Shadow IT – three things we learned when we got the flashlight out

Iain McGhee

Iain McGhee

Sep 21 | 6 mins read

Topics: Business-led IT, SaaS Discovery, Shadow IT

Tackling Shadow IT can feel like a huge undertaking. Whilst technology to support discovery can certainly help, it isn’t a silver bullet. To implement a holistic solution, IT teams need to prepare to respond to what they discover lurking in the shadows -- in our experience that’s an opportunity for you to be an enabler and not just an enforcer. To give you a head start on that preparation, here’s what we’ve learned from helping our users with SaaS discovery.

1. The label 'shadow' might be misleading

The word ‘shadow’ conjures up images of covert activity, suggesting a certain amount of stealthiness and intent. That’s not the reality. Employees aren’t actively hiding their activity – they’re happily using ‘social logins’ (Google / Microsoft Sign-in) to access apps and are putting small subscriptions on their corporate credit cards. It’s as much a failure to look as it is a result of users successfully evading the IT team.

A lot of information on SaaS usage is available, but it’s inconvenient to access and hard to unify. That’s good news, as it means you can make quick progress with the right tools.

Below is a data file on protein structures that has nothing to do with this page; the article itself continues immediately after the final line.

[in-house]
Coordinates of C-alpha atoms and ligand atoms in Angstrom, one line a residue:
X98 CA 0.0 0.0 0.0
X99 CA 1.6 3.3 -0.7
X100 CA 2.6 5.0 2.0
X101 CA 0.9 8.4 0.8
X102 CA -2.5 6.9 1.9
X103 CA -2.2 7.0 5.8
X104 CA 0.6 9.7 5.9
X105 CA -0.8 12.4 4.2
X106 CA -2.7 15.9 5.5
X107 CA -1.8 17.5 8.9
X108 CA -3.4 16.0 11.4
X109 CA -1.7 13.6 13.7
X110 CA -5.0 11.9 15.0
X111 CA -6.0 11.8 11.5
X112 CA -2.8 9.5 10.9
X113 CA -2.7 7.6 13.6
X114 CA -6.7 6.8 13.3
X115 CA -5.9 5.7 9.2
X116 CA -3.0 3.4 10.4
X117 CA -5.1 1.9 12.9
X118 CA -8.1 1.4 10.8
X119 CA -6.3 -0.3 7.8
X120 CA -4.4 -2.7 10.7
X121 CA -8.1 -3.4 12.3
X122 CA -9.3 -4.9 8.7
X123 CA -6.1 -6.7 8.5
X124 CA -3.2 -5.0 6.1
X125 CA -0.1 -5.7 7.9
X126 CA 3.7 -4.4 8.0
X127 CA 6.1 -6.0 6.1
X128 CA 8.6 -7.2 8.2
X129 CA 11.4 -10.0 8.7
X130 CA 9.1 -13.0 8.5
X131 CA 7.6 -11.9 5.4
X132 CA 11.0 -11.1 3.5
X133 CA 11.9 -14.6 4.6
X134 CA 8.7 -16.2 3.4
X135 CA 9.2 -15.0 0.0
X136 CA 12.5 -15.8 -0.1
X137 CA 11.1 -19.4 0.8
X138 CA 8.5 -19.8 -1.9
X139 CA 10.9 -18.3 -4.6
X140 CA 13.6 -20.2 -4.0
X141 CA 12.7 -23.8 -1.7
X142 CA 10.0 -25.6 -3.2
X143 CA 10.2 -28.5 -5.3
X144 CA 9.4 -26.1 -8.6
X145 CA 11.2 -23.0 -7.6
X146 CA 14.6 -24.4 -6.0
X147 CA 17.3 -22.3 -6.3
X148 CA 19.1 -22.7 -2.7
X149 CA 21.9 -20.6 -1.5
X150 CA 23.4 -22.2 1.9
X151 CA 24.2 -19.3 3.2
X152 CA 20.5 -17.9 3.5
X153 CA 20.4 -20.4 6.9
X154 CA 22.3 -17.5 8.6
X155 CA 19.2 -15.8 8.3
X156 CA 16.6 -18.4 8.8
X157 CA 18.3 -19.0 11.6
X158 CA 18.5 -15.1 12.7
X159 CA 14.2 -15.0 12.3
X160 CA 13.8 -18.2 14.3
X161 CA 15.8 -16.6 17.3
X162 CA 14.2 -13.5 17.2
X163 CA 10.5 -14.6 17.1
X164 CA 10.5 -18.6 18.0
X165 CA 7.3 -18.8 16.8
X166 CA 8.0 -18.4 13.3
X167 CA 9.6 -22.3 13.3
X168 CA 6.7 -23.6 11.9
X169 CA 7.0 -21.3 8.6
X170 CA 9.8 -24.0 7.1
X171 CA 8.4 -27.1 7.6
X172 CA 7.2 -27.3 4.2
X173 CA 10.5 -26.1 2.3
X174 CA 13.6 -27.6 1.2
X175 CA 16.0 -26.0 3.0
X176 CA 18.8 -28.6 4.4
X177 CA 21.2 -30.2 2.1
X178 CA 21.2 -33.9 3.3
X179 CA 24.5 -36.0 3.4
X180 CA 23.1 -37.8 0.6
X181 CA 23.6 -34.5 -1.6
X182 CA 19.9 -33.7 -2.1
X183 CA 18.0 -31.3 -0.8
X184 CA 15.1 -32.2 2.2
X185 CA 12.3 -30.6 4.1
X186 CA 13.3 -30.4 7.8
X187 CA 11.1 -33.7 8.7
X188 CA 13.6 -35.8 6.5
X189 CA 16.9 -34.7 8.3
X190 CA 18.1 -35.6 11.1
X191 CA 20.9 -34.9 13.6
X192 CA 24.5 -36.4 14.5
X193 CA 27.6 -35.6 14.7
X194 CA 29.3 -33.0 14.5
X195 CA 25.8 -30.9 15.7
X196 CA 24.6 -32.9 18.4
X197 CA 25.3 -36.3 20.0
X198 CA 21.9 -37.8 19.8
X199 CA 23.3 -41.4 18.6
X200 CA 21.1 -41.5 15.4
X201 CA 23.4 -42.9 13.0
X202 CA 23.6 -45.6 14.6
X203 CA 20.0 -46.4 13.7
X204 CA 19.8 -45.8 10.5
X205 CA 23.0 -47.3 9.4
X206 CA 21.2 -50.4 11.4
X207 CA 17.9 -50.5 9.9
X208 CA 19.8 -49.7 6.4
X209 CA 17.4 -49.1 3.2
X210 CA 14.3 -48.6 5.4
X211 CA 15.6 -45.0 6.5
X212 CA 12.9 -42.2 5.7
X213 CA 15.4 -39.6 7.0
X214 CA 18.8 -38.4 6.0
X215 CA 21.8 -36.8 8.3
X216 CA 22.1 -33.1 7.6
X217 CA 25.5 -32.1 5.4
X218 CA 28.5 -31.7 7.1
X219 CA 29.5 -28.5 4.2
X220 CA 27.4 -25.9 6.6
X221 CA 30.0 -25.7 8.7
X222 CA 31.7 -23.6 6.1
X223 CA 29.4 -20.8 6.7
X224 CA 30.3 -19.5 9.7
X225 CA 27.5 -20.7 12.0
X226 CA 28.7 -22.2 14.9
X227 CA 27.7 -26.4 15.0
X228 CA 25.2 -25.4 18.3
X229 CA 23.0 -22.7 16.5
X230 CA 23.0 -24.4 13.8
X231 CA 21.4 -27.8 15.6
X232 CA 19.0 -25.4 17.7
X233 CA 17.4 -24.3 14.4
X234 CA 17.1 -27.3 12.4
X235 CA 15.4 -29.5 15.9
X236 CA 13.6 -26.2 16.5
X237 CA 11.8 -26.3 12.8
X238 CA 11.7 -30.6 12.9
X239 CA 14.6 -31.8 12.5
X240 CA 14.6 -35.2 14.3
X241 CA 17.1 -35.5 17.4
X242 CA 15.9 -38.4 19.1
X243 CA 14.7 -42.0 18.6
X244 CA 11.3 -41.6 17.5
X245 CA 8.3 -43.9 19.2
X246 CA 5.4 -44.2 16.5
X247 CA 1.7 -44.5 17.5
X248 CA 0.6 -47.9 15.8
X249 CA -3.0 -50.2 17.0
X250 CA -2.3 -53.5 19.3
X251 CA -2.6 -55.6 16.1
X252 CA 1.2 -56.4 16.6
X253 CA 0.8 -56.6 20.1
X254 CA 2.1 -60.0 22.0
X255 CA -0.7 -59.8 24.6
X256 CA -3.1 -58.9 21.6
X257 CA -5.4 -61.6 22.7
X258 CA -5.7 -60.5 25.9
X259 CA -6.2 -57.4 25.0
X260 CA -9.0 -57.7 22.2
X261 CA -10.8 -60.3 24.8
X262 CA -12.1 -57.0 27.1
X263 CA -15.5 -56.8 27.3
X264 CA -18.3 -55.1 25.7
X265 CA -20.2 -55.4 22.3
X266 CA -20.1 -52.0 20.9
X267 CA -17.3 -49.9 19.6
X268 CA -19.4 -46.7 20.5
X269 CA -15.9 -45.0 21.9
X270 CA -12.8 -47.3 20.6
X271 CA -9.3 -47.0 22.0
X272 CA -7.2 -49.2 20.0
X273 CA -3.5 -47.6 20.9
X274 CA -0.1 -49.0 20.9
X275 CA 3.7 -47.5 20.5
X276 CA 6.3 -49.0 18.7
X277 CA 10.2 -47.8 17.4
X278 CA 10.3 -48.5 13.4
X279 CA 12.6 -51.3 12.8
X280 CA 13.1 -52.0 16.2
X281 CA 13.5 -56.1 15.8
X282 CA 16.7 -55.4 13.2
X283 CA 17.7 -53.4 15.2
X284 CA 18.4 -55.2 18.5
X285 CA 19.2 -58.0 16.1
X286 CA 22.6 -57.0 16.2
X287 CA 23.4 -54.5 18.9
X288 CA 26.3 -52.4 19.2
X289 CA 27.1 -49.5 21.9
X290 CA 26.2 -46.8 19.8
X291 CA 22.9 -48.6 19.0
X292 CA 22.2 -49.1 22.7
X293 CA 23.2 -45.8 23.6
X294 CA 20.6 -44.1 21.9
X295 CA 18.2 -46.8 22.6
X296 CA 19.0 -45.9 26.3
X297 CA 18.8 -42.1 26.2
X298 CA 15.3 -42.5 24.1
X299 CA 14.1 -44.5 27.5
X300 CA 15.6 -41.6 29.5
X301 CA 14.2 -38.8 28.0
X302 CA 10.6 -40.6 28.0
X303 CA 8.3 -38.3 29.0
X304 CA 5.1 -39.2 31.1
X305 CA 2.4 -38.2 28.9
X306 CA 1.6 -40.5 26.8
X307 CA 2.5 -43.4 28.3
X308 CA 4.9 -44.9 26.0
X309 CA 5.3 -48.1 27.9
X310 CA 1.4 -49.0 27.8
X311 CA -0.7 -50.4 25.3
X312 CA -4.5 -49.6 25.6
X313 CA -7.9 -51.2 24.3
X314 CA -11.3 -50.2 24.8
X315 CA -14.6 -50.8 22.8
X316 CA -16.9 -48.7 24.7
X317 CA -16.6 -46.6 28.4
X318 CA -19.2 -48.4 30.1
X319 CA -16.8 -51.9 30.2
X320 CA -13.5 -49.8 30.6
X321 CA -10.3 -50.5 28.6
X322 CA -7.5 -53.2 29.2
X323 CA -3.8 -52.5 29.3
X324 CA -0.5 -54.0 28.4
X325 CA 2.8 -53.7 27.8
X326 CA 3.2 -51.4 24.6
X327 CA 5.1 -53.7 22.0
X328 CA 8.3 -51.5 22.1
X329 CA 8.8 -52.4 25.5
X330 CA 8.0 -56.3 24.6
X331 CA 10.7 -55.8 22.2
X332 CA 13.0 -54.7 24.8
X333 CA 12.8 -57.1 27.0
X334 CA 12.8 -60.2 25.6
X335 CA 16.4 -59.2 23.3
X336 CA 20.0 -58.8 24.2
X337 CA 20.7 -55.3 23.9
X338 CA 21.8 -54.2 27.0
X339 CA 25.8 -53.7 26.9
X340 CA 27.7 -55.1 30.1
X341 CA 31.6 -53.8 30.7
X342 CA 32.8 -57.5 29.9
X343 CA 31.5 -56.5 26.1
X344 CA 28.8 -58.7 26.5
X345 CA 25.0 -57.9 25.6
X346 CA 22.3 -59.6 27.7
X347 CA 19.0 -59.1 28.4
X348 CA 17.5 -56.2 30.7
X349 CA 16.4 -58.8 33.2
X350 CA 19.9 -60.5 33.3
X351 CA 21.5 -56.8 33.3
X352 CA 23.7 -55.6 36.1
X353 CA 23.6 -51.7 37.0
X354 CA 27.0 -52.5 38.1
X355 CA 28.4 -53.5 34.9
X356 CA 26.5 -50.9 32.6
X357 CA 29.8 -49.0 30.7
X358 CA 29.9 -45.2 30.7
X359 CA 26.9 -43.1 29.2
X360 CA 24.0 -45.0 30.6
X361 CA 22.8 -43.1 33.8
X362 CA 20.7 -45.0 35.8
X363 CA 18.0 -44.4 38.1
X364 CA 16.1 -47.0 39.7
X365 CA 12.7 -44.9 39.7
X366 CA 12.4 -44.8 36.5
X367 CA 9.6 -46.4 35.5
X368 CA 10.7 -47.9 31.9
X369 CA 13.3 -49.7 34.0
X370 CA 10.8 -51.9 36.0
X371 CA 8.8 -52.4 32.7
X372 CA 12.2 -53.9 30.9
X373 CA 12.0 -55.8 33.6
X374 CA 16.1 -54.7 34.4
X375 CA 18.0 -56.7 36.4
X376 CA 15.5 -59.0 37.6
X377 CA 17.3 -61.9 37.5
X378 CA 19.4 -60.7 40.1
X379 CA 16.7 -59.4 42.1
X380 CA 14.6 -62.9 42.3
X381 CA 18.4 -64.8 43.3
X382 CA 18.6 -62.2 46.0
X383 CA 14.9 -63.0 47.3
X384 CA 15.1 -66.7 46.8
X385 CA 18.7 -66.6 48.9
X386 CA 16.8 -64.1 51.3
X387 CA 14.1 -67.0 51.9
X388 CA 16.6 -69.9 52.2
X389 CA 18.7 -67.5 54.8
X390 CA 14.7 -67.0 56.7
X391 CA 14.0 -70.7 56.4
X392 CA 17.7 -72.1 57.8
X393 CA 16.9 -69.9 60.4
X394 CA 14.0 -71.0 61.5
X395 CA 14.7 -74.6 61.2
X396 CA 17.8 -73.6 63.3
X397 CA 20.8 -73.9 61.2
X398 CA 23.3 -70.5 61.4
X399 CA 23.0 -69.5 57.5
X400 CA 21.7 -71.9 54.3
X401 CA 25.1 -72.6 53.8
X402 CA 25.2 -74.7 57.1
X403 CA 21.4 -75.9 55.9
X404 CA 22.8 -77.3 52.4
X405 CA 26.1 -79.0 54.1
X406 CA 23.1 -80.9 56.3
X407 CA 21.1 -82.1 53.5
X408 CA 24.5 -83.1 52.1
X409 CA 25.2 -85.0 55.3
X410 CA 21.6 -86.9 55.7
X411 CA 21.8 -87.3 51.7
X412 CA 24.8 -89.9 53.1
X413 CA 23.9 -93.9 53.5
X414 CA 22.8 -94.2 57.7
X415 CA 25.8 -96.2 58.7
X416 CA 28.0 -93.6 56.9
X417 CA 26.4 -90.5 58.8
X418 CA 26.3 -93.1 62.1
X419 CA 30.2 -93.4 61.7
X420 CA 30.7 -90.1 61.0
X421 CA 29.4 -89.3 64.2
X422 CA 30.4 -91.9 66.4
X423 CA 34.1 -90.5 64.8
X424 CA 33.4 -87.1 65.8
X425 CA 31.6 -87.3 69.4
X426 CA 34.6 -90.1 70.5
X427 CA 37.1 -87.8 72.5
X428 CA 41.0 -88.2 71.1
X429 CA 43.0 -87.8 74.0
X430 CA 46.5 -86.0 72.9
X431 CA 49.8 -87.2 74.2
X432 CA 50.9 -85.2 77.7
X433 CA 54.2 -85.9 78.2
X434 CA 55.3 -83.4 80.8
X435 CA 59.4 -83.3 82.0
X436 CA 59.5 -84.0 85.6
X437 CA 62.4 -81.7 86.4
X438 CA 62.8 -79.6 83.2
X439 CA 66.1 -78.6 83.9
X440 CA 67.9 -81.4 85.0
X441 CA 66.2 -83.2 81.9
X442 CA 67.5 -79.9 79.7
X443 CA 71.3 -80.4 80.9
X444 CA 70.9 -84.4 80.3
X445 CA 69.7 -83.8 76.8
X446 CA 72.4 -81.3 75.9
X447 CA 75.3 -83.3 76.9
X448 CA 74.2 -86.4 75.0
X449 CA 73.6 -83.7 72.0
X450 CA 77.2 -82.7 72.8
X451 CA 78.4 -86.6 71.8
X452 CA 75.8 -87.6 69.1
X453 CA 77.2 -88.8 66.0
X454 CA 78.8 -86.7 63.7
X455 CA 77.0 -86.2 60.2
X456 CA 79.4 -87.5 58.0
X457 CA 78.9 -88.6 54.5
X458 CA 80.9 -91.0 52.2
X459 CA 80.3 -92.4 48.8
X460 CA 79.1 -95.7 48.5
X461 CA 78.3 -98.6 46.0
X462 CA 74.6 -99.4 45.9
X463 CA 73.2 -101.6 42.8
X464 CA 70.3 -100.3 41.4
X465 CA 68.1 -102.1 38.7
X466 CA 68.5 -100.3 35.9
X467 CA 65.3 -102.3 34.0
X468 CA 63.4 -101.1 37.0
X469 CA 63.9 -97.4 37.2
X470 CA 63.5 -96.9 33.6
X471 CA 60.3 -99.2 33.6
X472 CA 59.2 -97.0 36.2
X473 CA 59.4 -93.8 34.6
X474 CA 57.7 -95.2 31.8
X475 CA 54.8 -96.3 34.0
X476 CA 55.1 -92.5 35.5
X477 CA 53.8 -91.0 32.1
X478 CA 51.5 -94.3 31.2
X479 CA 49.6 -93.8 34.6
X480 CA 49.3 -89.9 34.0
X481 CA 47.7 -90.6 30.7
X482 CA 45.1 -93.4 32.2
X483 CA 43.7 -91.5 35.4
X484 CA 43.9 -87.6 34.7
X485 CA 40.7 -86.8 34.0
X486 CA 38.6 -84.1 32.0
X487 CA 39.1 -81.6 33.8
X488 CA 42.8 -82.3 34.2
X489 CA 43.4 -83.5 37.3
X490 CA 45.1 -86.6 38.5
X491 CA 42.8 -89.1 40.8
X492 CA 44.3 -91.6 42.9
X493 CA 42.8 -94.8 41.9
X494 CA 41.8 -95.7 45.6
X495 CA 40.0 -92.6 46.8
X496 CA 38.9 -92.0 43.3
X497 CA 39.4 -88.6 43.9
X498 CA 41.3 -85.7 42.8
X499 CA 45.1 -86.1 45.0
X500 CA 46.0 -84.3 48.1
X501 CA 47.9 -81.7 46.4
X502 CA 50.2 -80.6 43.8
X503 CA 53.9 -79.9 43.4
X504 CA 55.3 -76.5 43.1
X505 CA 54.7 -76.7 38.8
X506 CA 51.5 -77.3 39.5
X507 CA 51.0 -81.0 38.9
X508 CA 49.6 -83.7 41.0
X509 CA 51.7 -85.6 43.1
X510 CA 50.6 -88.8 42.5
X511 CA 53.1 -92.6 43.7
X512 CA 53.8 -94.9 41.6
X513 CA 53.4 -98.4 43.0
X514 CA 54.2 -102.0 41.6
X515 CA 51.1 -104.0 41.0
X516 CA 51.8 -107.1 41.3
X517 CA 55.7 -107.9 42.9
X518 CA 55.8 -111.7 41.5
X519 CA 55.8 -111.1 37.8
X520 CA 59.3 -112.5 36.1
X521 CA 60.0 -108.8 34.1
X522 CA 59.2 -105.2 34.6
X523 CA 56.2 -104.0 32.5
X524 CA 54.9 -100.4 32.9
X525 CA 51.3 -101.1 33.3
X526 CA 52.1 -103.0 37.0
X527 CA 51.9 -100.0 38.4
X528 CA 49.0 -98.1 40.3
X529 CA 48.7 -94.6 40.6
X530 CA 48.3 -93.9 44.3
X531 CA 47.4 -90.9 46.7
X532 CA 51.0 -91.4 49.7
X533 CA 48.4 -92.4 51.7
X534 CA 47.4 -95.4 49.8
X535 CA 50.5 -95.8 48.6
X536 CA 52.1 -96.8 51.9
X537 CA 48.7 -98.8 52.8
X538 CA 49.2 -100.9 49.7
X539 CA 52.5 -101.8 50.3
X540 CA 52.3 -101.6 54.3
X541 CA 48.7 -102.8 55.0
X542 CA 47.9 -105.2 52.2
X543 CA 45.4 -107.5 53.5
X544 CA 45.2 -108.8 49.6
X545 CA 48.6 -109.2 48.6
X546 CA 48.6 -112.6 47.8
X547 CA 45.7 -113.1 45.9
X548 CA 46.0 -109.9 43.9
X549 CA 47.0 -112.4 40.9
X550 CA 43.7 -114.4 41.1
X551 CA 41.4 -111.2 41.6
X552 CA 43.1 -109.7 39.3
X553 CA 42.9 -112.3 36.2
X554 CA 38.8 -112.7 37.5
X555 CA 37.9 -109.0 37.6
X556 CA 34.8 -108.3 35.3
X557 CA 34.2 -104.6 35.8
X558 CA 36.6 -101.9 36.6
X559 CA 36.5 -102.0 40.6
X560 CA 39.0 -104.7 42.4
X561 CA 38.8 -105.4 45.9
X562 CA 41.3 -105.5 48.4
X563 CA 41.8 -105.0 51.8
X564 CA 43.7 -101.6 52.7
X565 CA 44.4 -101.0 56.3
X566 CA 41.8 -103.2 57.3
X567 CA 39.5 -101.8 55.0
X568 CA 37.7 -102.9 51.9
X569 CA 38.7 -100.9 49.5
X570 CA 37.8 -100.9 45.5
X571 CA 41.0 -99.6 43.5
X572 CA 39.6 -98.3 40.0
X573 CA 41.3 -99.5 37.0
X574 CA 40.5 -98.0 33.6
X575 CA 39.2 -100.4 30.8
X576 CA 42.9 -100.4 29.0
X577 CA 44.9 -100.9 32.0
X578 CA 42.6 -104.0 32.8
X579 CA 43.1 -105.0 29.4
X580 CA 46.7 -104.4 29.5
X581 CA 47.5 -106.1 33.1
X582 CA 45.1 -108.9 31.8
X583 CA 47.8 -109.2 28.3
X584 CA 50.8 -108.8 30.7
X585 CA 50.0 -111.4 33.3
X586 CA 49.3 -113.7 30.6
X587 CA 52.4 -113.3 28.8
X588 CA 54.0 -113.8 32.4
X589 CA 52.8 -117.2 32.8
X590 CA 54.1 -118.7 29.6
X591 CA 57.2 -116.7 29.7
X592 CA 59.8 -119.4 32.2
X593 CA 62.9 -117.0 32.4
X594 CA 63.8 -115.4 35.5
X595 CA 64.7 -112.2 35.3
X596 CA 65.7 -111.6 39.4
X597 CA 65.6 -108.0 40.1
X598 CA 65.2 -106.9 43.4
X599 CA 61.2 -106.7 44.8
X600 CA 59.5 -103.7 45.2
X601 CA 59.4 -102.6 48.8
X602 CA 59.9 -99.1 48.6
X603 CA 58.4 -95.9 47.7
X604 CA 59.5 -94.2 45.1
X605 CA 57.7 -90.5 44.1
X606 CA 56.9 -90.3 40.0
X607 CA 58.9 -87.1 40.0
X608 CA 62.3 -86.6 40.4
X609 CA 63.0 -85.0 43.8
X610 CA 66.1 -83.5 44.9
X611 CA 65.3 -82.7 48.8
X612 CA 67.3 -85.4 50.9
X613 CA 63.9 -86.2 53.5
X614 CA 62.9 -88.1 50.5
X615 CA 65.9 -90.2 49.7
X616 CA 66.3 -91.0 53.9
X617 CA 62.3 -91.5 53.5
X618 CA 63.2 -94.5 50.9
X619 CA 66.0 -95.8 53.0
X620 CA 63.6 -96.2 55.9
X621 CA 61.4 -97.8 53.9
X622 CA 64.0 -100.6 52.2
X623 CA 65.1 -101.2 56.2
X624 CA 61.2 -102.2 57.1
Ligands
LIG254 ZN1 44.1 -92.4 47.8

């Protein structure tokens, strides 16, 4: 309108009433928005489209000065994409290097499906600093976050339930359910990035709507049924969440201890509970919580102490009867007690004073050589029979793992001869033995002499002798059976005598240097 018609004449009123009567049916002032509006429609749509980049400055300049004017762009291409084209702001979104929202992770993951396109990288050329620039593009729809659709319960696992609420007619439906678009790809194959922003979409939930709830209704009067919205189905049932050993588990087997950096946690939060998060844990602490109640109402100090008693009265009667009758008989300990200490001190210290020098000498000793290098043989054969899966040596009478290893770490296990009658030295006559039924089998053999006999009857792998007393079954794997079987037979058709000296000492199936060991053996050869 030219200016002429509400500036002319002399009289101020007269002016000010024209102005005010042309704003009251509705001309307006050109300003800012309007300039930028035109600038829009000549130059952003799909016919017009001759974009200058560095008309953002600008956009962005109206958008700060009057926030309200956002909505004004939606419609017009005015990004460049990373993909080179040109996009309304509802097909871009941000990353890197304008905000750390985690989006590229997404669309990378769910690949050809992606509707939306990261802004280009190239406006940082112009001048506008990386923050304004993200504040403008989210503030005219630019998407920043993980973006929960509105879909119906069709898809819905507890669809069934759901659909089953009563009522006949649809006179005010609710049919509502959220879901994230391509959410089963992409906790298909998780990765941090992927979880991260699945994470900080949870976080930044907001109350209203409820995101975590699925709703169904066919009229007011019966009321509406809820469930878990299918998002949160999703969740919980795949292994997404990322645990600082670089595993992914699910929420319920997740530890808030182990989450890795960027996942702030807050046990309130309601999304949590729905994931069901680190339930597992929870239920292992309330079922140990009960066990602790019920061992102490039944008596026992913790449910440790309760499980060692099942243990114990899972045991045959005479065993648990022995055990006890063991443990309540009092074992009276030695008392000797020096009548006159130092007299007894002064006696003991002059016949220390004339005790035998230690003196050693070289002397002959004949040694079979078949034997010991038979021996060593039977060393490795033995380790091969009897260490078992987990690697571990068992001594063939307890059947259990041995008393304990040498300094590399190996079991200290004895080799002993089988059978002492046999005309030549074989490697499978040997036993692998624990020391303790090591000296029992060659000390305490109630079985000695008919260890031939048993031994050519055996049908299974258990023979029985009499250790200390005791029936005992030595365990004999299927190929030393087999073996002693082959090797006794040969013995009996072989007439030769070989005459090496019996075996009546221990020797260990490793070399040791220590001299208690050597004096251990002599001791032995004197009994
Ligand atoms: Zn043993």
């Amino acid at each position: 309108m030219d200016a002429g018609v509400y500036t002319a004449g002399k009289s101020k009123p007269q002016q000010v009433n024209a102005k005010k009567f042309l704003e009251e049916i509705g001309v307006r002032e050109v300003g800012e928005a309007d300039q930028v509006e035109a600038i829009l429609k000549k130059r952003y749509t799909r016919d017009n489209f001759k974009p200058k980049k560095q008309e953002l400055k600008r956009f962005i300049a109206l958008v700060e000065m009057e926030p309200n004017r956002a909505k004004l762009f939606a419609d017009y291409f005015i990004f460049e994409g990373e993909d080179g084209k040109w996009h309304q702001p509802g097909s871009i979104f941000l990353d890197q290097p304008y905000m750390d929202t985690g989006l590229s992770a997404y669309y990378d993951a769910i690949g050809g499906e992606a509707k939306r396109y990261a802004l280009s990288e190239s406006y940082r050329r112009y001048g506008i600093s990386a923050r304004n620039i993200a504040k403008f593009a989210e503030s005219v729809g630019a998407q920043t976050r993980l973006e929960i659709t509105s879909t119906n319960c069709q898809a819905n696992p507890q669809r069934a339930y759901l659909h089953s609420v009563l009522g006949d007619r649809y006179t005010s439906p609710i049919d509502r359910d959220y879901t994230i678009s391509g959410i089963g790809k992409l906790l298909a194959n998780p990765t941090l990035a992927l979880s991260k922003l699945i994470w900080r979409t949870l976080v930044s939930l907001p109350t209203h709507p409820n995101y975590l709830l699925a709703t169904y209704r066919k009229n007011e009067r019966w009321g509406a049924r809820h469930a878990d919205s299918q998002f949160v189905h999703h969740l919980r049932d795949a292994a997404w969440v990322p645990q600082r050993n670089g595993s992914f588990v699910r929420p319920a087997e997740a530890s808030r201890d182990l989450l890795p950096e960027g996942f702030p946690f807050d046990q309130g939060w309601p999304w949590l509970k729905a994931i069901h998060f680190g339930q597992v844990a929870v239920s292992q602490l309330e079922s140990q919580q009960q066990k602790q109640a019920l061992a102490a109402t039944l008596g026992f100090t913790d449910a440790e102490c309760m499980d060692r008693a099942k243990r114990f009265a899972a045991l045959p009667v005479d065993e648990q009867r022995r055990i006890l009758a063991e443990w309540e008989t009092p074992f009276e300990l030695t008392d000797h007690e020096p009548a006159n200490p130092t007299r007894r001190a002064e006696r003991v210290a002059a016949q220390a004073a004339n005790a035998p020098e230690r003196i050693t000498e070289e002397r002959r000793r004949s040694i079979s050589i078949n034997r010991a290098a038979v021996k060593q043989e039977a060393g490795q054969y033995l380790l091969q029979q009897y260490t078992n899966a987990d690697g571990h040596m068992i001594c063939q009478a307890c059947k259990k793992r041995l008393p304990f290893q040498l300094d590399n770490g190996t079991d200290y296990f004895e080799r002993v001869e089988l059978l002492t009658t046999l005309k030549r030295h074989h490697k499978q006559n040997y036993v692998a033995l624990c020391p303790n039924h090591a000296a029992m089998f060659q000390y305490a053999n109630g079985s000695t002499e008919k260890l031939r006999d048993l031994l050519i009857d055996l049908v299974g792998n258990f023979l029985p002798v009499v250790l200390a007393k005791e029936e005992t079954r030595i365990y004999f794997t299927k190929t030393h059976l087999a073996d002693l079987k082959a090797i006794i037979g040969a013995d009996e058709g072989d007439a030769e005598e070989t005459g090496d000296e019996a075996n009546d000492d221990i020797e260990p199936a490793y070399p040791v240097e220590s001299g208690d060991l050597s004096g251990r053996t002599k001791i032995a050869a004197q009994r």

2. There are gems to be found. You’ll discover use of apps that help you rethink your IT strategy

SaaS discovery is an excellent source of technology insights for your IT team. Here are three common categories of app usage insight you’re likely to find:

  • Innovators – apps solving a new or previously unidentified problem e.g. collaborative whiteboarding tools, such as Miro and Whimsical, that are helping newly remote teams work efficiently
  • Gap Fillers – generic, flexible data management apps like Airtable and Smartsheet that are being used selectively to support specific processes, or to bridge gaps between systems. This can help flag business functions that would benefit from new or upgraded technology, either in the form of consolidated and secured use of Airtable / Smartsheet, or through the implementation of a more specialist solution
  • Competitors – apps that appear to duplicate functionality on offer from an existing, sanctioned app. Classic examples being project management tools such as Trello and Asana. It could mean it’s time for an upgrade of your enterprise project management app and now you’ve got some great data on other options already in use, plus a user panel to gather feedback from.

3. Risky app usage